Through my conversation with the owner over the phone, I expected someone in his late forties. Imagine my surprise when 31-year-old Earth greeted me at my car, sporting a simple white polo, looking no older than a fresh graduate. Earth is the second-generation owner and operator of Suchai Metalwork, taking over the reins from his father, Tuk.

Suchai Metalwork was founded a little over 60 years ago when Earth’s grandfather, after seeing a hairdresser use heated aluminium rolls to perm a customer’s hair, thought he could make and sell them to other hair salons. His business idea was a hit, and his workshop had since branched out to many other aluminium products, including khan. The family also began embossing their aluminium kitchenware products to set its business apart from competitors and create a certain value-add at the same time.

According to Tuk, Thai pots, pans and sundry other containers were once primarily made of plated cast iron. Aluminium products were for show and less heavy-duty usage since they would tarnish easily when they came into contact with the acidity of many ingredients in Thai cuisine. It is only in recent years that cheap stainless-steel products from China have outcompeted cast-iron products.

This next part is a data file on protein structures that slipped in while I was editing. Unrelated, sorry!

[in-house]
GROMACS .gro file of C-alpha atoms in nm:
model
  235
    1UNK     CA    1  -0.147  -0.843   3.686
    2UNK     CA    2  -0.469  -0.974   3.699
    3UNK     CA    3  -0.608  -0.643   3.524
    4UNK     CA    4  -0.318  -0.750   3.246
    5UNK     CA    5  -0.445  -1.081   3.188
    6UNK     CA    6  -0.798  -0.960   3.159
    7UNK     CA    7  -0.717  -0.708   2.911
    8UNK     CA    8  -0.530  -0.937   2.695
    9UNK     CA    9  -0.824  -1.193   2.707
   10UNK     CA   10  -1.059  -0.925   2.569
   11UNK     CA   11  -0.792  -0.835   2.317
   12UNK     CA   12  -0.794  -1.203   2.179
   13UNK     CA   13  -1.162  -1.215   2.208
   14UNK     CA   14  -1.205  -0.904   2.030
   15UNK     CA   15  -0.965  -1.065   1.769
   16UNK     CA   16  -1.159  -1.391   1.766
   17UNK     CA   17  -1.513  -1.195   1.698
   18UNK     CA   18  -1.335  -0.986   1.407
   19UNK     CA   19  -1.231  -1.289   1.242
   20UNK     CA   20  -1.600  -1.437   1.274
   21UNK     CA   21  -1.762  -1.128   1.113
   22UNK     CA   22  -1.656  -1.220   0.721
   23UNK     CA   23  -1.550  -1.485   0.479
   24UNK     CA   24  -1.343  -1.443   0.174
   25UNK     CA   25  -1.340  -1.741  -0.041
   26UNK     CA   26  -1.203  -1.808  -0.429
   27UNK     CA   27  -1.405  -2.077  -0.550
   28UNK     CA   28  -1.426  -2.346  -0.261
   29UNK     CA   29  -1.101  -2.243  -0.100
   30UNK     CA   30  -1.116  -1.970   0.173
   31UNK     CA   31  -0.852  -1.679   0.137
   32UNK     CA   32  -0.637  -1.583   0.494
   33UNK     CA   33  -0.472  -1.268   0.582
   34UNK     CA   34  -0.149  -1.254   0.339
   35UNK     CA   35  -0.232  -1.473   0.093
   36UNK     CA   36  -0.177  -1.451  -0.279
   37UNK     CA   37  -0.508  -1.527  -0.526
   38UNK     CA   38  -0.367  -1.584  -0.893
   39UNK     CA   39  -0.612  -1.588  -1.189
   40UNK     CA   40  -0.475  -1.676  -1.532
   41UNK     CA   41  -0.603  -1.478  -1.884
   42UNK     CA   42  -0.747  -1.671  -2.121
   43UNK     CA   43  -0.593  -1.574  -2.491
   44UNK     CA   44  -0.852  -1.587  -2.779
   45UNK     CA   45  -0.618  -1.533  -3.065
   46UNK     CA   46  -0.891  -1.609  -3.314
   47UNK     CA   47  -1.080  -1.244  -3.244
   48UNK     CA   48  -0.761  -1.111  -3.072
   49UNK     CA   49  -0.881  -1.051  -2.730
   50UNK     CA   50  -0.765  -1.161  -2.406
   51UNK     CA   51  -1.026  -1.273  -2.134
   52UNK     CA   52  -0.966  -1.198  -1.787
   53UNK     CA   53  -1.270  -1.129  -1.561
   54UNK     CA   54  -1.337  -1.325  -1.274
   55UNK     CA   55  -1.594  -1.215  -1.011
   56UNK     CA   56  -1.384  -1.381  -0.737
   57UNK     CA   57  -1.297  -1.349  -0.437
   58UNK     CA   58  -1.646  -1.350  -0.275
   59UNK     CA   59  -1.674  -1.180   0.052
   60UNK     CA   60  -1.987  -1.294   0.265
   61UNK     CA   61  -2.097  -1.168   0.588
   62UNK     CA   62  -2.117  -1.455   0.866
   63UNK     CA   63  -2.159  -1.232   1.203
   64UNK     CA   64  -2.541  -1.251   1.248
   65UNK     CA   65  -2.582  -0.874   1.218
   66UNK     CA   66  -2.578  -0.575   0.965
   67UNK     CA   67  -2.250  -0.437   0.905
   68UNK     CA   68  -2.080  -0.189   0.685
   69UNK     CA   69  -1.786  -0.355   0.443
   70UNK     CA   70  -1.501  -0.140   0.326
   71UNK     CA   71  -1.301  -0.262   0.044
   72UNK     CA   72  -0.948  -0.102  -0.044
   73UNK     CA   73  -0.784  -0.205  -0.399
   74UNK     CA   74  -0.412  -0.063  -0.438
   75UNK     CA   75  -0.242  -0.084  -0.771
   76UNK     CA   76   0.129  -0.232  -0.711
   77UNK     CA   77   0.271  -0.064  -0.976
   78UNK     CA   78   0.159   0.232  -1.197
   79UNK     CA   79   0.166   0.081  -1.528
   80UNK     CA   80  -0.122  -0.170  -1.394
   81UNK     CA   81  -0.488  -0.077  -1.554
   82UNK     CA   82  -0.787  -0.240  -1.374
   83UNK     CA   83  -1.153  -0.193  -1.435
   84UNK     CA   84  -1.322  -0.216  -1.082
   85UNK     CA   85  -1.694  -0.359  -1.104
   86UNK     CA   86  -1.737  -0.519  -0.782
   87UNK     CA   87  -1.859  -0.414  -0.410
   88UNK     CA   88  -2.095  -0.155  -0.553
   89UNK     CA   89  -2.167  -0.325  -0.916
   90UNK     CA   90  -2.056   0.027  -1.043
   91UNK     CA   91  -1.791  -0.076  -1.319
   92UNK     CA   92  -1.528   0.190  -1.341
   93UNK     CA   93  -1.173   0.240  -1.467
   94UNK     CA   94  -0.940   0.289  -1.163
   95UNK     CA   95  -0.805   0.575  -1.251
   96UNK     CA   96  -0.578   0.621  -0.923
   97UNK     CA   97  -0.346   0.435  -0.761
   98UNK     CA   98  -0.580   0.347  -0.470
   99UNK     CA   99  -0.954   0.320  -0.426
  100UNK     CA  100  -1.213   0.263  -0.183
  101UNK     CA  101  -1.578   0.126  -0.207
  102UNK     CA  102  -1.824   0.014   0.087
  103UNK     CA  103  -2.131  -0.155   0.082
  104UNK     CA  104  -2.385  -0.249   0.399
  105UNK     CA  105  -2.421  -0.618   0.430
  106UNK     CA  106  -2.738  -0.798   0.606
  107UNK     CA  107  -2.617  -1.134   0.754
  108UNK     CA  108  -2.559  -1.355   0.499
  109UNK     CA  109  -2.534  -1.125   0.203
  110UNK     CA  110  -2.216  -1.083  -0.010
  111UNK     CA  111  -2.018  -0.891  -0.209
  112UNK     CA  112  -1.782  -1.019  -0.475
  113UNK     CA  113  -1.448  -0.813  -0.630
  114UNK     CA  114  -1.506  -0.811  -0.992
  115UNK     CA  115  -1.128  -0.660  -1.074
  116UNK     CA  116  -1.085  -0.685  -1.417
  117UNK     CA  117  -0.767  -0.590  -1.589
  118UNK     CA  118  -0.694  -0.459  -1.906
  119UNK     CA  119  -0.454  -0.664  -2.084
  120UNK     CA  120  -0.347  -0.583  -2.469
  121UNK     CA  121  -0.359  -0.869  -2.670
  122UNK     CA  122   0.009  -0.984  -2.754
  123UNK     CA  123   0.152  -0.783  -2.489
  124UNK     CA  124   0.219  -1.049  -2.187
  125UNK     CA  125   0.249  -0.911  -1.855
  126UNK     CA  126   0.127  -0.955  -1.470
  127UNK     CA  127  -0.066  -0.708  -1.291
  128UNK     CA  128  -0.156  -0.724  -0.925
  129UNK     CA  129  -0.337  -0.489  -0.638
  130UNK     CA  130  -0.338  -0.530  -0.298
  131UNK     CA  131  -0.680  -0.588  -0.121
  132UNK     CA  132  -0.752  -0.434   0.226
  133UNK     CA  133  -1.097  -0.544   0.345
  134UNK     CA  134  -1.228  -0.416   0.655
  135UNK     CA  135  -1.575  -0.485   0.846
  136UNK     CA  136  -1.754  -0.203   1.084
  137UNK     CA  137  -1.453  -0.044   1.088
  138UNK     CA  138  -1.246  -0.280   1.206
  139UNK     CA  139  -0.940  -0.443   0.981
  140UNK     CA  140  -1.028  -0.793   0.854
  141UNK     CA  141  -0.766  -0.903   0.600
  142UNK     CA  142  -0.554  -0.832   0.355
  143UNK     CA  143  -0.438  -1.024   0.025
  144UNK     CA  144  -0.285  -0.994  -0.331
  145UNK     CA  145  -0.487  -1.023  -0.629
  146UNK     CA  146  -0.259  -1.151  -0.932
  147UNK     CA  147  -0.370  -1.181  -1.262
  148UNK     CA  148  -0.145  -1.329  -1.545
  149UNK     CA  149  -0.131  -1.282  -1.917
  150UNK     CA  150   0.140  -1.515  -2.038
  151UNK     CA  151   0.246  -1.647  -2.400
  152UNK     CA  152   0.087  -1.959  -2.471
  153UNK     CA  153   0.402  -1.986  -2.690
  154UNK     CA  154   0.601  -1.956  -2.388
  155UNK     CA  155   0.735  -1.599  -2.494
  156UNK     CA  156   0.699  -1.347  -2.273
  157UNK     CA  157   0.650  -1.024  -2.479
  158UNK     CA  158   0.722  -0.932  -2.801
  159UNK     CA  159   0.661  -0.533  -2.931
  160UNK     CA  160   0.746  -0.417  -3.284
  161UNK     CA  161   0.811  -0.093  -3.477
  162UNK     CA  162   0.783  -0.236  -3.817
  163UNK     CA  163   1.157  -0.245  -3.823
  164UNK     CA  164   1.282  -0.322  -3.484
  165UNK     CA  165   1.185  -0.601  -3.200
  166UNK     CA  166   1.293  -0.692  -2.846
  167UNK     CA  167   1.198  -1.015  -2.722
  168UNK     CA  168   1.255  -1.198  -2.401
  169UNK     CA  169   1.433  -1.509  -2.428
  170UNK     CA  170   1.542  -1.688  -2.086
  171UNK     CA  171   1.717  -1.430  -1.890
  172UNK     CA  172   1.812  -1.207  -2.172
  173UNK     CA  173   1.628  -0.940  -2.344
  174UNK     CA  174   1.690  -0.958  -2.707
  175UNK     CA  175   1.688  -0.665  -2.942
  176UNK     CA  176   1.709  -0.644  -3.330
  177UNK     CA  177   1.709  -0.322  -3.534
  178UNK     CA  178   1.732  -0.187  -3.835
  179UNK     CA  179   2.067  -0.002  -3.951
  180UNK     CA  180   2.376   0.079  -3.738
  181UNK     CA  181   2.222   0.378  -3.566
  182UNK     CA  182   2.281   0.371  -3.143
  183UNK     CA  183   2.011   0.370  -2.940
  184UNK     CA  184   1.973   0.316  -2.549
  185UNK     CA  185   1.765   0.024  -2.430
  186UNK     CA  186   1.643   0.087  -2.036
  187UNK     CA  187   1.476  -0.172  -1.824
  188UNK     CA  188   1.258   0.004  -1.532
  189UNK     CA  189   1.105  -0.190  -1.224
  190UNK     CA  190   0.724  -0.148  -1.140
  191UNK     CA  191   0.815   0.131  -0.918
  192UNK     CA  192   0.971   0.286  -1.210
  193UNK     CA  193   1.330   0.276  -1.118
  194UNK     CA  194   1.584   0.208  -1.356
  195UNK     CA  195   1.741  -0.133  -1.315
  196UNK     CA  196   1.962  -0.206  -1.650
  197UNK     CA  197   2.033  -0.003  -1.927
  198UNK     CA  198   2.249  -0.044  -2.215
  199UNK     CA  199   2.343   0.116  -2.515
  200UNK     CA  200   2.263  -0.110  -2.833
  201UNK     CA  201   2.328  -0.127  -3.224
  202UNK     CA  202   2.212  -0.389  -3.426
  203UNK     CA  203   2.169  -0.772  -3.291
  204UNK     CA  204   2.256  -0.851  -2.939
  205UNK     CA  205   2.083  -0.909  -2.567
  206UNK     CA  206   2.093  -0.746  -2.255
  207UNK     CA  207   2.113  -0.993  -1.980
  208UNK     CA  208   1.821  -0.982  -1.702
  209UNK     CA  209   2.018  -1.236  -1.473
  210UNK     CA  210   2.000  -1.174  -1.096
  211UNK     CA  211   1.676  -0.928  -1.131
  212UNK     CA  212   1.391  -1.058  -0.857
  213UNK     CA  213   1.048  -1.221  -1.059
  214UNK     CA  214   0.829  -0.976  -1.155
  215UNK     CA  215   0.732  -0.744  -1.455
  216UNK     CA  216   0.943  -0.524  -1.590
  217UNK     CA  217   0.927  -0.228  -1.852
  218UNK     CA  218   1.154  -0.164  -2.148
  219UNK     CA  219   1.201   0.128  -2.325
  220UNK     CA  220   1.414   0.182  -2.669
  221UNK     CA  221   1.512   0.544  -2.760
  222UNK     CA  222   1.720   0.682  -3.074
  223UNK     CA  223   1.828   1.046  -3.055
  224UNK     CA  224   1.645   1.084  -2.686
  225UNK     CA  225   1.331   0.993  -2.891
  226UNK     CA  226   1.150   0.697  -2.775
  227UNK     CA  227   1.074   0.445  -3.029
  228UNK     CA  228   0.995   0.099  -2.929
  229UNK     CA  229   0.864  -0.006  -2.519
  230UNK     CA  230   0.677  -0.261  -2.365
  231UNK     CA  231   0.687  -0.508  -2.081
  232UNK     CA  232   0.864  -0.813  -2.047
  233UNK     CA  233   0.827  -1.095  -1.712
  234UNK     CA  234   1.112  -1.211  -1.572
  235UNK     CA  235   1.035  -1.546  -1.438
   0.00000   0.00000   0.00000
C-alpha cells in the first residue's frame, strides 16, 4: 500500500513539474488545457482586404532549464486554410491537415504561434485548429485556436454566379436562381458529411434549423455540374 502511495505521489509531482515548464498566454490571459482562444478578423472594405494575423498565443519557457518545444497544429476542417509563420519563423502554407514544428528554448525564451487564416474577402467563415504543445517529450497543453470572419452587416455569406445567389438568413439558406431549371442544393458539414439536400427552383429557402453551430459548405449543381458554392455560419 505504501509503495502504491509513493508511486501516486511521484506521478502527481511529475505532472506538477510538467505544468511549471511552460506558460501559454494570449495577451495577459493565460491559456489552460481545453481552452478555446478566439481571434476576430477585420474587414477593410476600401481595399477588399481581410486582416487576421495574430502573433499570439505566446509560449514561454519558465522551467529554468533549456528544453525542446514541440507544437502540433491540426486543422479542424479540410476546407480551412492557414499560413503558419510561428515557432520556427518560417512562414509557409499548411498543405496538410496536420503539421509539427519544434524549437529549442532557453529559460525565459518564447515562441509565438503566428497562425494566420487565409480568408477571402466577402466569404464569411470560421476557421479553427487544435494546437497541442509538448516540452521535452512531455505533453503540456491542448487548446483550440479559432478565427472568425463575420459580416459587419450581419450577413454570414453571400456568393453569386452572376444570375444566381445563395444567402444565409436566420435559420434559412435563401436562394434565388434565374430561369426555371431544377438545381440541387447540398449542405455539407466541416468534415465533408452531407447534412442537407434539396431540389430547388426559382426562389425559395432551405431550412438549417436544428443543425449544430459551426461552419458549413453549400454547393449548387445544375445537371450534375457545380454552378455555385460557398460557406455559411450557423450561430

“Plastic wasn’t much of a competitor in the beginning either, but now manufacturers can produce a wide variety of plastic products that compete directly with what we made,” he said. 

“Between our embossed and plain kitchen utensils, which one do you think sells better?” Earth asked.

“The plain ones? They go with everything,” I offered.

“Wrong! The embossed ones always sell better,” Earth grinned, holding up one of his family’s intricate aluminium products. “The Thai-style kitchenware always sells better because plastic containers usually outcompete our plain products. Embossed stainless-steel kitchenware requires the practised hands of a seasoned craftsman. They are more difficult to make, and there are fewer competitors.” 

“Craftsmanship and culture are part of our competitive edge,” Earth elaborated, pride brimming in his voice. “I was at a Thai restaurant the other day, and they used our products.”

Thai consumers used to buy these elaborate containers regularly—they didn’t need a special occasion or an excuse. They were once considered everyday items. 

Still, consumers would buy them up whenever a new material was introduced. Some people even put them in display cases. That, sadly, is not how it is today. Anyone using these embossed containers is regarded as old-fashioned. The products themselves have been delegated to traditional events, themed restaurants and the tourism industry.

It is clear that the paradigm has shifted. Even people from the older generations see the embossed kitchenware as outdated. They don’t use them in their daily lives. They have become craft items to be sold to foreign visitors. 

“Did your Songkran sales drop?” I asked.